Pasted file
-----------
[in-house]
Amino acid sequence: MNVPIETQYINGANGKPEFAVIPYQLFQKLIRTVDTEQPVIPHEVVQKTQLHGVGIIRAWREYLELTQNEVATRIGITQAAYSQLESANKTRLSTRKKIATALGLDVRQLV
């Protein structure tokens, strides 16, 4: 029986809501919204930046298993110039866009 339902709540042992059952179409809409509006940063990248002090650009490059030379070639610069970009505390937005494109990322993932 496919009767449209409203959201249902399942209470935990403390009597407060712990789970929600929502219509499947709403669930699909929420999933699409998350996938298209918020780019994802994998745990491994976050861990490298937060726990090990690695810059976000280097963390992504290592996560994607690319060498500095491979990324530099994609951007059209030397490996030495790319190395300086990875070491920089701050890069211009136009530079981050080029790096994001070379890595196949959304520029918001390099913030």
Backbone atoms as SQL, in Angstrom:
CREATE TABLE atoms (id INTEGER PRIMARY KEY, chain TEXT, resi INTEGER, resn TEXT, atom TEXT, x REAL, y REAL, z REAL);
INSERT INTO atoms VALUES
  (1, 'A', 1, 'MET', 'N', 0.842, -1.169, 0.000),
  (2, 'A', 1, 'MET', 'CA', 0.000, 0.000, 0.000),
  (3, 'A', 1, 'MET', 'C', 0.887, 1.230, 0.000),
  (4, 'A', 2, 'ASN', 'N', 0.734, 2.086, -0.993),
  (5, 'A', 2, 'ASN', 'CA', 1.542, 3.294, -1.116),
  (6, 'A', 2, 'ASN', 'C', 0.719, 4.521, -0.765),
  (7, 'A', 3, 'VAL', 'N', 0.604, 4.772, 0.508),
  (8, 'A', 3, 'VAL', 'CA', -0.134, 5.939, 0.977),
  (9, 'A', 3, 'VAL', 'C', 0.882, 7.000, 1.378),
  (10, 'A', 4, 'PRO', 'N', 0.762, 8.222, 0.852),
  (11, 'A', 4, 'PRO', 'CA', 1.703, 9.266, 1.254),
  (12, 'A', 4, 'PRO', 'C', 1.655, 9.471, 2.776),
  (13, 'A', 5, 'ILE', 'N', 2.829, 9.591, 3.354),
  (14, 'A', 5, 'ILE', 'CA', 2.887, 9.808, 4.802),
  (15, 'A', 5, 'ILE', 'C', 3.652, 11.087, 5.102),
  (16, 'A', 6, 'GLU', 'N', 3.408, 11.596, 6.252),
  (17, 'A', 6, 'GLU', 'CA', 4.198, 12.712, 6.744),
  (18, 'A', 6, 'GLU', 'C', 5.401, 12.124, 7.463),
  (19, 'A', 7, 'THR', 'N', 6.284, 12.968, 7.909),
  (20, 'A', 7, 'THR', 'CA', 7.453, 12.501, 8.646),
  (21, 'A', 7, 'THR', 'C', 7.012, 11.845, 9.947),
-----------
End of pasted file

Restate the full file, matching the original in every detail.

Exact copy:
[in-house]
Amino acid sequence: MNVPIETQYINGANGKPEFAVIPYQLFQKLIRTVDTEQPVIPHEVVQKTQLHGVGIIRAWREYLELTQNEVATRIGITQAAYSQLESANKTRLSTRKKIATALGLDVRQLV
């Protein structure tokens, strides 16, 4: 029986809501919204930046298993110039866009 339902709540042992059952179409809409509006940063990248002090650009490059030379070639610069970009505390937005494109990322993932 496919009767449209409203959201249902399942209470935990403390009597407060712990789970929600929502219509499947709403669930699909929420999933699409998350996938298209918020780019994802994998745990491994976050861990490298937060726990090990690695810059976000280097963390992504290592996560994607690319060498500095491979990324530099994609951007059209030397490996030495790319190395300086990875070491920089701050890069211009136009530079981050080029790096994001070379890595196949959304520029918001390099913030």
Backbone atoms as SQL, in Angstrom:
CREATE TABLE atoms (id INTEGER PRIMARY KEY, chain TEXT, resi INTEGER, resn TEXT, atom TEXT, x REAL, y REAL, z REAL);
INSERT INTO atoms VALUES
  (1, 'A', 1, 'MET', 'N', 0.842, -1.169, 0.000),
  (2, 'A', 1, 'MET', 'CA', 0.000, 0.000, 0.000),
  (3, 'A', 1, 'MET', 'C', 0.887, 1.230, 0.000),
  (4, 'A', 2, 'ASN', 'N', 0.734, 2.086, -0.993),
  (5, 'A', 2, 'ASN', 'CA', 1.542, 3.294, -1.116),
  (6, 'A', 2, 'ASN', 'C', 0.719, 4.521, -0.765),
  (7, 'A', 3, 'VAL', 'N', 0.604, 4.772, 0.508),
  (8, 'A', 3, 'VAL', 'CA', -0.134, 5.939, 0.977),
  (9, 'A', 3, 'VAL', 'C', 0.882, 7.000, 1.378),
  (10, 'A', 4, 'PRO', 'N', 0.762, 8.222, 0.852),
  (11, 'A', 4, 'PRO', 'CA', 1.703, 9.266, 1.254),
  (12, 'A', 4, 'PRO', 'C', 1.655, 9.471, 2.776),
  (13, 'A', 5, 'ILE', 'N', 2.829, 9.591, 3.354),
  (14, 'A', 5, 'ILE', 'CA', 2.887, 9.808, 4.802),
  (15, 'A', 5, 'ILE', 'C', 3.652, 11.087, 5.102),
  (16, 'A', 6, 'GLU', 'N', 3.408, 11.596, 6.252),
  (17, 'A', 6, 'GLU', 'CA', 4.198, 12.712, 6.744),
  (18, 'A', 6, 'GLU', 'C', 5.401, 12.124, 7.463),
  (19, 'A', 7, 'THR', 'N', 6.284, 12.968, 7.909),
  (20, 'A', 7, 'THR', 'CA', 7.453, 12.501, 8.646),
  (21, 'A', 7, 'THR', 'C', 7.012, 11.845, 9.947),